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Marschik-Zhang, D; Wang, J; Shen, X; Zhu, X; Gao, H; Yang, H; Marschik, PB.
Building Blocks for Deep Phenotyping in Infancy: A Use Case Comparing Spontaneous Neuromotor Functions in Prader-Willi Syndrome and Cerebral Palsy.
J Clin Med. 2023; 12(3): Doi: 10.3390/jcm12030784 [OPEN ACCESS]
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Führende Autor*innen der Med Uni Graz
Marschik Dajie
Co-Autor*innen der Med Uni Graz
Marschik Peter

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With the increasing worldwide application of the Prechtl general movements assessment (GMA) beyond its original field of the early prediction of cerebral palsy (CP), substantial knowledge has been gained on early neuromotor repertoires across a broad spectrum of diagnostic groups. Here, we aimed to profile the neuromotor functions of infants with Prader-Willi syndrome (PWS) and to compare them with two other matched groups. One group included infants with CP; the other included patients who were treated at the same clinic and turned out to have inconspicuous developmental outcomes (IOs). The detailed GMA, i.e., the motor optimality score-revised (MOS-R), was used to prospectively assess the infants' (N = 54) movements. We underwent cross-condition comparisons to characterise both within-group similarities and variations and between-group distinctions and overlaps in infants' neuromotor functions. Although infants in both the PWS and the CP groups scored similarly low on MOS-R, their motor patterns were different. Frog-leg and mantis-hand postures were frequently seen in the PWS group. However, a PWS-specific general movements pattern was not observed. We highlight that pursuing in-depth knowledge within and beyond the motor domain in different groups has the potential to better understand different conditions, improve accurate diagnosis and individualised therapy, and contribute to deep phenotyping for precision medicine.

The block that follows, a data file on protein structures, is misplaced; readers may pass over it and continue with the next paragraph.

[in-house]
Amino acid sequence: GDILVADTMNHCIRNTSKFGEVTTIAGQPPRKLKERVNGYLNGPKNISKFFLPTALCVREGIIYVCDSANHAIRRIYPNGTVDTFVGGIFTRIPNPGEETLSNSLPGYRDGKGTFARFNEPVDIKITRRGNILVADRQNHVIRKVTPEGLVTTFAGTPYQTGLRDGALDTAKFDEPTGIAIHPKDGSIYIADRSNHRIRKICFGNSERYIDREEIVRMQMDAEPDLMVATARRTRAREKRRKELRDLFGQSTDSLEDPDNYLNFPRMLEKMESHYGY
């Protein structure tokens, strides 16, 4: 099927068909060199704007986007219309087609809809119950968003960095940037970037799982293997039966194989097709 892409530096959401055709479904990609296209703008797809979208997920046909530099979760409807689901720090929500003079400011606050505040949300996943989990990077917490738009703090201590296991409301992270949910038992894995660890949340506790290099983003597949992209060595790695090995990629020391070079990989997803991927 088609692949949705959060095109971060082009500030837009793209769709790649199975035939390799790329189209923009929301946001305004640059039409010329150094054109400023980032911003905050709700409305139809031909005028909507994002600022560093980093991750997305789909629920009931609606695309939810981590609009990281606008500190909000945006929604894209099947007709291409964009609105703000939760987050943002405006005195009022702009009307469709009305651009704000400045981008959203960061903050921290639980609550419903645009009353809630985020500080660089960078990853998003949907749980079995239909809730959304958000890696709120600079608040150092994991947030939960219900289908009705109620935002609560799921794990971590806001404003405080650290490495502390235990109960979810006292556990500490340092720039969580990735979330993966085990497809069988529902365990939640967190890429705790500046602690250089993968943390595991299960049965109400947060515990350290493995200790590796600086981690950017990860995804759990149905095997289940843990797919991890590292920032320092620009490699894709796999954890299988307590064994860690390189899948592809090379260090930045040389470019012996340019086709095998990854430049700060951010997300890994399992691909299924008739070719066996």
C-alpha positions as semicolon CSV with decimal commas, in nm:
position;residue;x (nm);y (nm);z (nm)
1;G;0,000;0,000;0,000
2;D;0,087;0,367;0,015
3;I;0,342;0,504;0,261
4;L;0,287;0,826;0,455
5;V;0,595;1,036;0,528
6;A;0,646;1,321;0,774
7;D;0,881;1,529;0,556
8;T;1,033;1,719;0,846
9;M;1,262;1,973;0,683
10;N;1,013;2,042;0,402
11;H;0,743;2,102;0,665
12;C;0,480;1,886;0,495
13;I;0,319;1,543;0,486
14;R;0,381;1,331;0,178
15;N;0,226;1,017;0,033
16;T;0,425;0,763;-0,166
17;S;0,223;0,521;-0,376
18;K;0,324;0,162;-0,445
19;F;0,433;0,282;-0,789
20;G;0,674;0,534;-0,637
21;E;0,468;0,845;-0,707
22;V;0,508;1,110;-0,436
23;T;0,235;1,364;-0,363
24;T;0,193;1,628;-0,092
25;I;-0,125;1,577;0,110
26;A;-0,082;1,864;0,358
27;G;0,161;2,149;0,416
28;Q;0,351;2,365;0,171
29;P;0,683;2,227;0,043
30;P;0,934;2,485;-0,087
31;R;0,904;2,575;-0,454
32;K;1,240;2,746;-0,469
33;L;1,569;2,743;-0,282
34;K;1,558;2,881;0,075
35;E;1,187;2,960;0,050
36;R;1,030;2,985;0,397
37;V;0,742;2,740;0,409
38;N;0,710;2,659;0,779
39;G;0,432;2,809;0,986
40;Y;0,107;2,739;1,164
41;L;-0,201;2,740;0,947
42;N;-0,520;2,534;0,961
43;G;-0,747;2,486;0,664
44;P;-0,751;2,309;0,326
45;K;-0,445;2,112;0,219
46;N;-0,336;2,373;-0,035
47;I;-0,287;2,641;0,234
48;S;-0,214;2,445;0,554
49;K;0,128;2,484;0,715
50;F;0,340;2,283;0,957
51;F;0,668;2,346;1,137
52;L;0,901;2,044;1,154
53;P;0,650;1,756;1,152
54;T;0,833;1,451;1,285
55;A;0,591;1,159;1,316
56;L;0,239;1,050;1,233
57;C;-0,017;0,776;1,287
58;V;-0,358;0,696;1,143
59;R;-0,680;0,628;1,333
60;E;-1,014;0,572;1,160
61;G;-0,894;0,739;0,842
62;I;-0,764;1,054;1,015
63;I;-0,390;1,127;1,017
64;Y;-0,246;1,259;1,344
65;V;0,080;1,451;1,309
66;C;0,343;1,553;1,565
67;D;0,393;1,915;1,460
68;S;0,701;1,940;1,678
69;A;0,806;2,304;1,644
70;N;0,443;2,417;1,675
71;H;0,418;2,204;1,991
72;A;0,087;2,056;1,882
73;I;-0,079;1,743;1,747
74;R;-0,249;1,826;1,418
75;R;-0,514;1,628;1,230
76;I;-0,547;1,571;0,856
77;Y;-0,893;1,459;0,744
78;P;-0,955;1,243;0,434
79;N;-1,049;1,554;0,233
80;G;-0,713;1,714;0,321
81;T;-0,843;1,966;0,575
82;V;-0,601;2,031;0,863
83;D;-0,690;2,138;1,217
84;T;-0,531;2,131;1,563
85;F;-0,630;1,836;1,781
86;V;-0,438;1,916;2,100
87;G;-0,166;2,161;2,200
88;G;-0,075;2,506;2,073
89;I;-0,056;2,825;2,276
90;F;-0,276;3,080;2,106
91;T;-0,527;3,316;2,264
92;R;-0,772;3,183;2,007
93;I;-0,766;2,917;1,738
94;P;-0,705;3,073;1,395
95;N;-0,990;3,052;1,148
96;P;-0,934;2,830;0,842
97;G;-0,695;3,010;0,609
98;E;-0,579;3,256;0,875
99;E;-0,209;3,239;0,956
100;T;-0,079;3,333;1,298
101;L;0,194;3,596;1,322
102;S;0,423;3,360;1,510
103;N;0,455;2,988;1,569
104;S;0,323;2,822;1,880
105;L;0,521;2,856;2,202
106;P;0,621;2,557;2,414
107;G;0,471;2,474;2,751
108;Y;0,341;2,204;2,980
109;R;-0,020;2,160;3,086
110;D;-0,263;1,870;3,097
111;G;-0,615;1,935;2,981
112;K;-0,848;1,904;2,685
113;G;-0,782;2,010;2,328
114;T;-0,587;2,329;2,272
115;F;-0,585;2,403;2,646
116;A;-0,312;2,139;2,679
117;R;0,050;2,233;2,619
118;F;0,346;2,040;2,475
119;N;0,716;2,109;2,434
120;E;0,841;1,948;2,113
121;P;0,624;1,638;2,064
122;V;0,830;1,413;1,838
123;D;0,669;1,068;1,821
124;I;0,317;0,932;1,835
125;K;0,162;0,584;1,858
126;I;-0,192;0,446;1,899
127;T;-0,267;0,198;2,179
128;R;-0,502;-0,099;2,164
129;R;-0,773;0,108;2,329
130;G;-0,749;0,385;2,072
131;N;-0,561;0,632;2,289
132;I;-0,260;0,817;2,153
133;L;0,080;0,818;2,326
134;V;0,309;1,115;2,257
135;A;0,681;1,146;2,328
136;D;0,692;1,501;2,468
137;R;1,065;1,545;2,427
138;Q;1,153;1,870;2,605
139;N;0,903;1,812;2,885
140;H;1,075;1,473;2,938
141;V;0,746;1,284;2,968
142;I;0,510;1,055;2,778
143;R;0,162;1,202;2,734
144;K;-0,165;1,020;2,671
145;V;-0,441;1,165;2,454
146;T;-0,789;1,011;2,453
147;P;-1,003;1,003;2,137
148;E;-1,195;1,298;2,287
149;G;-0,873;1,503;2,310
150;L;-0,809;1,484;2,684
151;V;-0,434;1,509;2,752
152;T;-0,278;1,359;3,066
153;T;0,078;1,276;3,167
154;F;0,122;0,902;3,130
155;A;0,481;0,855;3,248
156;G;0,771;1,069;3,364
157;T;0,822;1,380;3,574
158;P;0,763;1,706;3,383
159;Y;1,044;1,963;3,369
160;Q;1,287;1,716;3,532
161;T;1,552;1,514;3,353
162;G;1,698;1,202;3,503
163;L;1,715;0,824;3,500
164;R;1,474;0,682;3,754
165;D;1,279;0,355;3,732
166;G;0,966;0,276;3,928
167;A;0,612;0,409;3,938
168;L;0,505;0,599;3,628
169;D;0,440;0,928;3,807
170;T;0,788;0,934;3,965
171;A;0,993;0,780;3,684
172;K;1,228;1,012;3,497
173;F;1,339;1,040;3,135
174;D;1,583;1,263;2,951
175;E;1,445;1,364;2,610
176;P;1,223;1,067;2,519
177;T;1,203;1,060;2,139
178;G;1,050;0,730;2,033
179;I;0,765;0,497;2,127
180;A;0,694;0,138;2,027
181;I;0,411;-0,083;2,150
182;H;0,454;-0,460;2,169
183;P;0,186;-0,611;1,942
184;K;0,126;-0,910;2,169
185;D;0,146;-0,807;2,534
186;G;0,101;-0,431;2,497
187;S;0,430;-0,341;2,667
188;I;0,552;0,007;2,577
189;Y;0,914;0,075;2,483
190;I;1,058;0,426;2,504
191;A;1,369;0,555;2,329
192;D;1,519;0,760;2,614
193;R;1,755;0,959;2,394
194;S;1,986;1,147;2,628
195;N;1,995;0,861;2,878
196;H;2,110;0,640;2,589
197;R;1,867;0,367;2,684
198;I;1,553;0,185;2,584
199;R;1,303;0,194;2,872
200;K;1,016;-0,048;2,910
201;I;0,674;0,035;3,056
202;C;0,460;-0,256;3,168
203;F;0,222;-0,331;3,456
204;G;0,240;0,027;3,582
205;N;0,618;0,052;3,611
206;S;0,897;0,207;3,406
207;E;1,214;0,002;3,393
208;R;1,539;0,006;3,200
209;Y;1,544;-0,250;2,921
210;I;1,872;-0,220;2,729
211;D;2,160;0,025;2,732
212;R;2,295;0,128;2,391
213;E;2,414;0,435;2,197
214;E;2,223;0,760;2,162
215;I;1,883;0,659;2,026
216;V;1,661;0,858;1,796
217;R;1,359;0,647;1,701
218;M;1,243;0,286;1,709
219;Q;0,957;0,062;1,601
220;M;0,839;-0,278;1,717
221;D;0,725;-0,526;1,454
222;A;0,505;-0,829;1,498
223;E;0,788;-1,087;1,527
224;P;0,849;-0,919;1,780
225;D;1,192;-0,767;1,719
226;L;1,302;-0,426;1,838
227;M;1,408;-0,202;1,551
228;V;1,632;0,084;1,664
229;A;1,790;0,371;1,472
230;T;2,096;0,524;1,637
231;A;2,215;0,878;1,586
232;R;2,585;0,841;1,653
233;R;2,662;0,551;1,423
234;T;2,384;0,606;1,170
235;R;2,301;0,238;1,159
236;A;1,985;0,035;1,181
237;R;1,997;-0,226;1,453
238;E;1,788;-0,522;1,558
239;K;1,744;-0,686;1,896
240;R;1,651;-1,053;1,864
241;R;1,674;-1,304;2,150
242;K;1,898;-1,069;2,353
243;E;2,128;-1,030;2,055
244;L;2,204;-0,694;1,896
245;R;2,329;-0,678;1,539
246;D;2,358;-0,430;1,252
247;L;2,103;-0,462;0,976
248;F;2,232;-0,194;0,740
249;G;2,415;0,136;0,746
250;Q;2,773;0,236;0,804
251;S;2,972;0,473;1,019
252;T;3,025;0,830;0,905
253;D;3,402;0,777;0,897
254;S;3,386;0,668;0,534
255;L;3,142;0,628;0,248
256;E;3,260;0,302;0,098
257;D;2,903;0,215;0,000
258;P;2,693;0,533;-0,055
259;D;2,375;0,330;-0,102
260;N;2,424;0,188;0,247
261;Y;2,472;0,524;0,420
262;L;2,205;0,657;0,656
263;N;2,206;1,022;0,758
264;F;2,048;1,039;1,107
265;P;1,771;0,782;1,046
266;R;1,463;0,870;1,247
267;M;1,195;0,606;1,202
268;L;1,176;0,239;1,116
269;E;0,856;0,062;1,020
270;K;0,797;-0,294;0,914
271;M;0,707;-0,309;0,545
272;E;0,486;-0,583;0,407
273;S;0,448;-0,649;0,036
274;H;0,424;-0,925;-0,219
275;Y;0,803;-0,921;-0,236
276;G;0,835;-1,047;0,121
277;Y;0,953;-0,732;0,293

Find related publications in this database (Keywords)
deep phenotyping
cross-condition comparison
neuromotor function
motor development
Prechtl general movements assessment (GMA)
motor optimality score-revised (MOS-R)
Prader-Willi syndrome (PWS)
cerebral palsy (CP)
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